Firstly, let me commend Christopher Scott Downing for using the medium of writing to allow us inside his personal "hell". I assume the writing of the tale was part of the overall treatment. I have no doubt putting it all down on paper was extremely cathartic for him. I feel, as a reader, privileged to have such intimate access to someone's very personal feelings and life.
I have no doubt the title means something to Christopher, but for me, it didn't quite resonate.I am assuming that the Van Gogh part was a reference to the artist's own battles with depression, that ultimately took his life, which is fine, but the peppers part I'm afraid I don't get. Never mind, that doesn't detract in any way from the fine memoir that Christopher has put together.
The one thing in this account that kept recurring in my mind as I read it, was the "aha!" factor. As a man it was very easy to identify with the battle he had in wanting to be responsible for his own diagnosis, his own treatment and ultimately his own cure. We men, are unique in that, I am sure. Although I personally have never suffered from depression (thank God) I have certainly fought my own demons over the years and much of Chris' reactions to his situation, paralleled my own. I definitely did identify with him and that contributed greatly to my enjoyment of the story. <br><br>At times this book is not an easy read. There is much pain, much self-loathing and much suffering to wade through, but readers will find it incredibly hard not to sympathize and even empathize with the situation Christopher found himself in.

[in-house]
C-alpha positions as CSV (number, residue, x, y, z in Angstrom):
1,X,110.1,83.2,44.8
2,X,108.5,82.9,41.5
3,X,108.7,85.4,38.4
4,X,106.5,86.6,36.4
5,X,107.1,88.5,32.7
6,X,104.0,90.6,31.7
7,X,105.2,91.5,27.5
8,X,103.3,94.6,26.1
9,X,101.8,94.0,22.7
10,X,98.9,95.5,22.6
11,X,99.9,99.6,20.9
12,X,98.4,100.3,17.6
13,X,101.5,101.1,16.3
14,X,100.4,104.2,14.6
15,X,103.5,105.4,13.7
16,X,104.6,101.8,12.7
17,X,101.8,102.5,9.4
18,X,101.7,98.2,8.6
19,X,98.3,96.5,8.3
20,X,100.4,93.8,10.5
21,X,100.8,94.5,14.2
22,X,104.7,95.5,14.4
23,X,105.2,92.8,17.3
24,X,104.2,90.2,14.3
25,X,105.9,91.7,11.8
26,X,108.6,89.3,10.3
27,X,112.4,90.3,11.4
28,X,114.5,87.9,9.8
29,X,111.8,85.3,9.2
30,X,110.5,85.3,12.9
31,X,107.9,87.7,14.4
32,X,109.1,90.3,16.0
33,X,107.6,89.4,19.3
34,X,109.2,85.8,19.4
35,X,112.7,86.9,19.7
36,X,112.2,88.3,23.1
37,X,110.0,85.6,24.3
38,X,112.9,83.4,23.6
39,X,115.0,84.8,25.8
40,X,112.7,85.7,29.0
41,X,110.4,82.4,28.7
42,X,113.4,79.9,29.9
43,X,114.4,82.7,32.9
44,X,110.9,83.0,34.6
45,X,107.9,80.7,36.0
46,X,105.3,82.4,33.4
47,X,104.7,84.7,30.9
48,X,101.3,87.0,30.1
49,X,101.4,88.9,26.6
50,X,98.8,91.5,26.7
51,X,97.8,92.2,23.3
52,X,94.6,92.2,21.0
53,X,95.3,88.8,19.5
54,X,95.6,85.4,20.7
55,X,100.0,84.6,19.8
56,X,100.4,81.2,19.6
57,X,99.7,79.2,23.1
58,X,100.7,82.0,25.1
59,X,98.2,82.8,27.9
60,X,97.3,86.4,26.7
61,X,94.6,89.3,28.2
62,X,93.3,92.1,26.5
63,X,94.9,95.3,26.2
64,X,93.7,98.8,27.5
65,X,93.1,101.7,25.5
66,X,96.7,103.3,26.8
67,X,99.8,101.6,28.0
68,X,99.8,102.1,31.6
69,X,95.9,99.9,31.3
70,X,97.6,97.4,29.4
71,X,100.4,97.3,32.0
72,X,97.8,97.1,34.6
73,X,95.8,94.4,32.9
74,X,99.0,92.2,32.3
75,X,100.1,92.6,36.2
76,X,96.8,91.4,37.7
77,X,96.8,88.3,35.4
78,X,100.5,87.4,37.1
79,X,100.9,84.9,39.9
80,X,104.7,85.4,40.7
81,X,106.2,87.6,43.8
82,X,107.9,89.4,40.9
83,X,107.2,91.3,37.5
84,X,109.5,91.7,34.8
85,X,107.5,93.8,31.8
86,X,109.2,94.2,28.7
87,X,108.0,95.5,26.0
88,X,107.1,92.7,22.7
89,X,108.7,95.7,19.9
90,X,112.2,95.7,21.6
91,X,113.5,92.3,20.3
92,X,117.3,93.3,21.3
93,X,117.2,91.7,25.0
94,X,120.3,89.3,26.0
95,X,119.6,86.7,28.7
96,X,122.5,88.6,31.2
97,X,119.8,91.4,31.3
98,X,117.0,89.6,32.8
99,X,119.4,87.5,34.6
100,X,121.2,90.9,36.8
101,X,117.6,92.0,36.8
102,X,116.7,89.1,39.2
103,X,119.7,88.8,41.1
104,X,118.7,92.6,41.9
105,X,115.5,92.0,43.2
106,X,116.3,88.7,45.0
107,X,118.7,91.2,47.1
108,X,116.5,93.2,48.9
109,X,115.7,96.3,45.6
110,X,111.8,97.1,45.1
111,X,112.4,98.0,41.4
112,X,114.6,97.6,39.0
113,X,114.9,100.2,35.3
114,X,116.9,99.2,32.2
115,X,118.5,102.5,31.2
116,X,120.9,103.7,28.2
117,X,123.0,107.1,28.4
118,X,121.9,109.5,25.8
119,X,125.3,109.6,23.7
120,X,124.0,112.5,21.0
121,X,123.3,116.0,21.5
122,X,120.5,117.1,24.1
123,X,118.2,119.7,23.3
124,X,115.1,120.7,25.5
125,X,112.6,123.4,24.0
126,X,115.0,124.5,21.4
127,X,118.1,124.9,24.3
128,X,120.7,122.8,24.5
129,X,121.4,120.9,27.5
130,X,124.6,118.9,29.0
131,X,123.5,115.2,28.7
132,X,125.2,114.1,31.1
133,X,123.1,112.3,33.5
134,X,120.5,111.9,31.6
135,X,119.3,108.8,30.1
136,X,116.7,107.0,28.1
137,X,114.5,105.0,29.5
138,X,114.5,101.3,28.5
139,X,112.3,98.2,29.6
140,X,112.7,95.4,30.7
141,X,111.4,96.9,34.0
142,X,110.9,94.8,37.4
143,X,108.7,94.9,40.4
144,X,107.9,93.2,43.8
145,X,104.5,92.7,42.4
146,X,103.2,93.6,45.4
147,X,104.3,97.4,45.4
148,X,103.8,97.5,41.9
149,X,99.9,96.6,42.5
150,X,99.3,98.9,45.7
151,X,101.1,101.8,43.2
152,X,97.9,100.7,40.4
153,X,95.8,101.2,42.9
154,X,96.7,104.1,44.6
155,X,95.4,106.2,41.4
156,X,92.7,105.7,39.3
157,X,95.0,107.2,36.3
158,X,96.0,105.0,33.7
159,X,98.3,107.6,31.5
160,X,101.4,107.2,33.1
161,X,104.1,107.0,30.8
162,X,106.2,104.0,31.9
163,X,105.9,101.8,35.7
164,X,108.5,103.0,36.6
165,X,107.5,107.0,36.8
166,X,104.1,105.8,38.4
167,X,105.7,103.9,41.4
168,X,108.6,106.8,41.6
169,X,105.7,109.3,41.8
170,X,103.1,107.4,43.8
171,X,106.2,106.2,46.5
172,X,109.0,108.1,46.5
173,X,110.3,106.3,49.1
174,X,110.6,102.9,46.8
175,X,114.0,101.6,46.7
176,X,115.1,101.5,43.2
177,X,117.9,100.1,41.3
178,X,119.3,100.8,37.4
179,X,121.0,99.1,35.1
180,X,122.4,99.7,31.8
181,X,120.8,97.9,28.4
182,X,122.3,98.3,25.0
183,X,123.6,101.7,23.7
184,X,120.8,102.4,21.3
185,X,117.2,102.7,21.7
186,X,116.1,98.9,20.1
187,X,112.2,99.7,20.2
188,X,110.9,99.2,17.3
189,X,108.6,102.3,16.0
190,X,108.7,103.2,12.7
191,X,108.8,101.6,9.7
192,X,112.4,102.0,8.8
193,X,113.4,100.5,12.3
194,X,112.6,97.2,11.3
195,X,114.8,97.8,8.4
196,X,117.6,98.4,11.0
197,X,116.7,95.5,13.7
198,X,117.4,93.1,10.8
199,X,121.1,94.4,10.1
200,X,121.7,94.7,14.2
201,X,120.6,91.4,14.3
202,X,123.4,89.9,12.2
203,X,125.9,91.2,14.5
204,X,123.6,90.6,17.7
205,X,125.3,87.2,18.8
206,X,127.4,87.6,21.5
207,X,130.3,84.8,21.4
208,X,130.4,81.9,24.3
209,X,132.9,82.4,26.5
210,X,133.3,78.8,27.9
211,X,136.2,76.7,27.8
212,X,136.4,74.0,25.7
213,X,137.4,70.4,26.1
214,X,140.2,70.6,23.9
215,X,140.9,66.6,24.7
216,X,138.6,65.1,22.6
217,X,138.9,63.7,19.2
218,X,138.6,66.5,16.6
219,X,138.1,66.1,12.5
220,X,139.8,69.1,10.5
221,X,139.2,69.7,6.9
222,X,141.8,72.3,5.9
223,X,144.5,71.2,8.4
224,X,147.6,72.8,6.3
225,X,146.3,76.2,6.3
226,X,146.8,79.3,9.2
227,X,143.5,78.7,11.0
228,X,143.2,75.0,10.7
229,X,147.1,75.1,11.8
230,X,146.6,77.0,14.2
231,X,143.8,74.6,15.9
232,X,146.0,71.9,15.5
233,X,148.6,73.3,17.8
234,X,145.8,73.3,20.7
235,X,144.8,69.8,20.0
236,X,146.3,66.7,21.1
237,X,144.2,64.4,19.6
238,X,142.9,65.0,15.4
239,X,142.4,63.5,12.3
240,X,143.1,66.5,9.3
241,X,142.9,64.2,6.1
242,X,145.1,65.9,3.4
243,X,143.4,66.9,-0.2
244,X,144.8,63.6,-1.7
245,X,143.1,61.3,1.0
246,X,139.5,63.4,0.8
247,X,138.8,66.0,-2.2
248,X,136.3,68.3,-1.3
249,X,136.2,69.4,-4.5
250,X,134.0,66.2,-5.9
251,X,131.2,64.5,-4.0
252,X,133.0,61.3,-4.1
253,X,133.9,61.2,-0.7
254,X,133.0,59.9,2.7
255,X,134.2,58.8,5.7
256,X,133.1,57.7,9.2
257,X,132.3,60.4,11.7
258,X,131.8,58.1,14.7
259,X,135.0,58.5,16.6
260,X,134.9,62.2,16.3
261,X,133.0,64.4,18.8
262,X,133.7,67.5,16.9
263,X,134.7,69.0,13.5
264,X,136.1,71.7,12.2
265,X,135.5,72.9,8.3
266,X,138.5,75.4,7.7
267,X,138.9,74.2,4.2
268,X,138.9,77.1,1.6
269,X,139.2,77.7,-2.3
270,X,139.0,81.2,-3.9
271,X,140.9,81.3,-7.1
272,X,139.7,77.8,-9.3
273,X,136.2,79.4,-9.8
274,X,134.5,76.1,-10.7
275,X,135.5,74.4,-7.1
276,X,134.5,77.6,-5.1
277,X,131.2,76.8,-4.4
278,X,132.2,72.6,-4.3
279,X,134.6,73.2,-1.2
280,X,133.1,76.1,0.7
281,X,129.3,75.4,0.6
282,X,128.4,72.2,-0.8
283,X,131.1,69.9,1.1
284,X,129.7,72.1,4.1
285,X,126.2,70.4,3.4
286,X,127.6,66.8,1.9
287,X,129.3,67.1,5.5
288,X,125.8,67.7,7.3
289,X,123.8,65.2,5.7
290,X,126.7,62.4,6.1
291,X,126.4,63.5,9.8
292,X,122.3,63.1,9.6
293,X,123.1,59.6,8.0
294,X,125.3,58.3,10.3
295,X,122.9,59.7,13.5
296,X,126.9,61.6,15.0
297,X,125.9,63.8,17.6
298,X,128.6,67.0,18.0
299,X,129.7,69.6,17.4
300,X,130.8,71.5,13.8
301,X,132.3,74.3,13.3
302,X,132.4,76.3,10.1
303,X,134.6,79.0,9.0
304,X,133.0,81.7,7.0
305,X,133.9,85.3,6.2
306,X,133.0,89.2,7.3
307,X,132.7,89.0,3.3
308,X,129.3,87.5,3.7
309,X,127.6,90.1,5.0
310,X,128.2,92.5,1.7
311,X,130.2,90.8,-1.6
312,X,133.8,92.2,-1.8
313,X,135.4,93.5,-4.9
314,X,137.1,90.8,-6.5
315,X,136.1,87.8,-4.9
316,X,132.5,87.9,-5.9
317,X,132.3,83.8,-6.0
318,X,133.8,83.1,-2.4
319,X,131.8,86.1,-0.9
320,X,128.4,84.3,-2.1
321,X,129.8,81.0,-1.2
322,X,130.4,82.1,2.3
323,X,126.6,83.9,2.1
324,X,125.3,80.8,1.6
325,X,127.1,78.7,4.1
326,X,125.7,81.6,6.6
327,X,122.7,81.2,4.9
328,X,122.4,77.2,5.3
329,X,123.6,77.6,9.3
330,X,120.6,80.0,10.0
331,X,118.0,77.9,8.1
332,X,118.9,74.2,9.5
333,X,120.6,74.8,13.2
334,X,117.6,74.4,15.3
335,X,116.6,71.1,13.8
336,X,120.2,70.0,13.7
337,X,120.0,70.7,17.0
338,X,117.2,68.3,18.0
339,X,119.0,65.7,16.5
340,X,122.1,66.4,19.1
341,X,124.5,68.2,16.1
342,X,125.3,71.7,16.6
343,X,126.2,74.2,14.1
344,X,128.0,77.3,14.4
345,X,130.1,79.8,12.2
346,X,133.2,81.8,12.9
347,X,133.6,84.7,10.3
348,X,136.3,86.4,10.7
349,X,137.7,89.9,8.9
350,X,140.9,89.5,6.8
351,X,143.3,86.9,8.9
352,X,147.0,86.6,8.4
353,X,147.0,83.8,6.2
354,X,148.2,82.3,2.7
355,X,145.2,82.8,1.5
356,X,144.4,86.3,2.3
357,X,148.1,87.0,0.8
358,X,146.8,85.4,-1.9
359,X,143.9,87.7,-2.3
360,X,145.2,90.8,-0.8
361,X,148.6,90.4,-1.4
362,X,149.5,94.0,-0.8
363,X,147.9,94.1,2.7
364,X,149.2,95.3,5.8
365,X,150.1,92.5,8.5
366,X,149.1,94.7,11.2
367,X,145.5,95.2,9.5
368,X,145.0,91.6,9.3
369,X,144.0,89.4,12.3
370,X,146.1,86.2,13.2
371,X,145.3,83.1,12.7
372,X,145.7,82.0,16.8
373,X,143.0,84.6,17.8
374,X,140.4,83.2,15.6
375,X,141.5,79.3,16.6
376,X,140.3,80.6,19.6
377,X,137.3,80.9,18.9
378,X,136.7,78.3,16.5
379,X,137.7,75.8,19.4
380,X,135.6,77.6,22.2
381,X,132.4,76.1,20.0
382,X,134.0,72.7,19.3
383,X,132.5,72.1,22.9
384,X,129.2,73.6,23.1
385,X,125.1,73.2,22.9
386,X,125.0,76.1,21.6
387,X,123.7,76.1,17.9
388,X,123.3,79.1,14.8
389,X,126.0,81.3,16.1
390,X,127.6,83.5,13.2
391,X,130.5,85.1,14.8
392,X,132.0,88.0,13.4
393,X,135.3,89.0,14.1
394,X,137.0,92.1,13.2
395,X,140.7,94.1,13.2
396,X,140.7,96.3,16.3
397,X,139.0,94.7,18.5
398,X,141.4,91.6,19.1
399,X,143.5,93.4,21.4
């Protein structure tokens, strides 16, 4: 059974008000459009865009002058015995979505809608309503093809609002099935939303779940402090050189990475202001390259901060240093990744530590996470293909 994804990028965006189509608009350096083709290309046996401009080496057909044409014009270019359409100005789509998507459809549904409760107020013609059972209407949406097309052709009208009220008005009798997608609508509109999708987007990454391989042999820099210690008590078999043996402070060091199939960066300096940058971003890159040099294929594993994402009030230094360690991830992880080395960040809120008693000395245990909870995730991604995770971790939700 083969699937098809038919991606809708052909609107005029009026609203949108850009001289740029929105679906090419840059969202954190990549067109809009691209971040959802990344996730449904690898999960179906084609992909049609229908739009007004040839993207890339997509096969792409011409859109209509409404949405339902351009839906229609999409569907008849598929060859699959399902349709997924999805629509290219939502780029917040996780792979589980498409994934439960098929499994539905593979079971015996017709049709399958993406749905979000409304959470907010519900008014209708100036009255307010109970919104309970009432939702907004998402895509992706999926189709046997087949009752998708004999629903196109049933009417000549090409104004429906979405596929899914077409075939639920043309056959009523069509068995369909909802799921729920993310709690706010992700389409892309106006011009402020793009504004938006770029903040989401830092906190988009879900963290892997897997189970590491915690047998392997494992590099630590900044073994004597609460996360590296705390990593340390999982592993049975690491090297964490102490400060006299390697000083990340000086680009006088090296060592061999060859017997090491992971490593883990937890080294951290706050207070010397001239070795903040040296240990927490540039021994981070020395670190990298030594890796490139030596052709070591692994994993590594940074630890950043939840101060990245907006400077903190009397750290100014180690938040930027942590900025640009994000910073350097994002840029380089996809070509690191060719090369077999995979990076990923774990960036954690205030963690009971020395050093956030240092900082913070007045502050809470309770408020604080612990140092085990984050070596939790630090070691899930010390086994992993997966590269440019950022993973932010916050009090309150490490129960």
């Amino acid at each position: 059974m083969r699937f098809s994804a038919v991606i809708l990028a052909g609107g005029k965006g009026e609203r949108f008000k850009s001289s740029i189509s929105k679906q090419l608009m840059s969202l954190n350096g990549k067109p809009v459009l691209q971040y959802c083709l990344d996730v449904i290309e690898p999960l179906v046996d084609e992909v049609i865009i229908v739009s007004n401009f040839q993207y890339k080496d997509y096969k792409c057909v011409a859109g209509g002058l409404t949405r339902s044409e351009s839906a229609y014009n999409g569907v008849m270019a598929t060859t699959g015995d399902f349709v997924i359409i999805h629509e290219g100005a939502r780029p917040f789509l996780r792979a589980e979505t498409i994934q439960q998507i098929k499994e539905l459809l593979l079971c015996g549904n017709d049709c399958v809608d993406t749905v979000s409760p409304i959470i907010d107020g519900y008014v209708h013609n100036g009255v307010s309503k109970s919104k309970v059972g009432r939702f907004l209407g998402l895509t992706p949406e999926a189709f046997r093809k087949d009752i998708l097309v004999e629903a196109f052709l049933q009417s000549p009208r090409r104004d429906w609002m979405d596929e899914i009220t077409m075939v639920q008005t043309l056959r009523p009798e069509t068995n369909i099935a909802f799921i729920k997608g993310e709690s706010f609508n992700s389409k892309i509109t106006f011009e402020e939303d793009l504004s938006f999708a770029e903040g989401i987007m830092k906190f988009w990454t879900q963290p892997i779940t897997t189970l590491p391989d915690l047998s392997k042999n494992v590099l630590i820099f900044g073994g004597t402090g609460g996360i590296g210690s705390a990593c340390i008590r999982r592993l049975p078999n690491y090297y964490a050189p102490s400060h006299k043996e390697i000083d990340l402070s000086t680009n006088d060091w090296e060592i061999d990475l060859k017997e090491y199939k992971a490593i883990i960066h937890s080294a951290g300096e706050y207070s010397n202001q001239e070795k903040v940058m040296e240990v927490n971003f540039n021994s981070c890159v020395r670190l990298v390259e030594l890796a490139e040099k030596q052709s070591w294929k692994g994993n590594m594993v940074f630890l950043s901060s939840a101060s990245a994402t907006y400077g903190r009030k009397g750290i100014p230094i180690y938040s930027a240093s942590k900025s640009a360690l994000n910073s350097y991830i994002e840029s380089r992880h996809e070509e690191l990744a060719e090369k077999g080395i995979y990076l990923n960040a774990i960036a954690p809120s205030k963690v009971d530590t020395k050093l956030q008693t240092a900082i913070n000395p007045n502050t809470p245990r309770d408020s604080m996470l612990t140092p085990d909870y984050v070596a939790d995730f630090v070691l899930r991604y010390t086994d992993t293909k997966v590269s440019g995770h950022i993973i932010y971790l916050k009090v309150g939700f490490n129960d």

The book didn't have the perfectly scripted ending and I did appreciate that, as I also did appreciate the final note from the author, which was both cautionary to fellow sufferers and encouraging to us all. I am looking forward to Chris' future account of his actual recovery...is this in the pipeline?
There are many wonderful passages in the book, but the one that will stick with me the most is the recollection of his meeting, at his house, with his ex-wife toward the end of the book. I think, knowing this was all true, made the interaction and emotions real and raw.
This is an excellently written book, with an easy readable style. I personally think this should be recommended reading for ALL men. Women also will gain much from reading this book. For every woman who has ever pondered why that dick-head of a boyfriend, husband, brother, etc of mine, behaved like that...this book will give them some real insight.
A great read and worth every one of the five stars I gave it. Well done that man!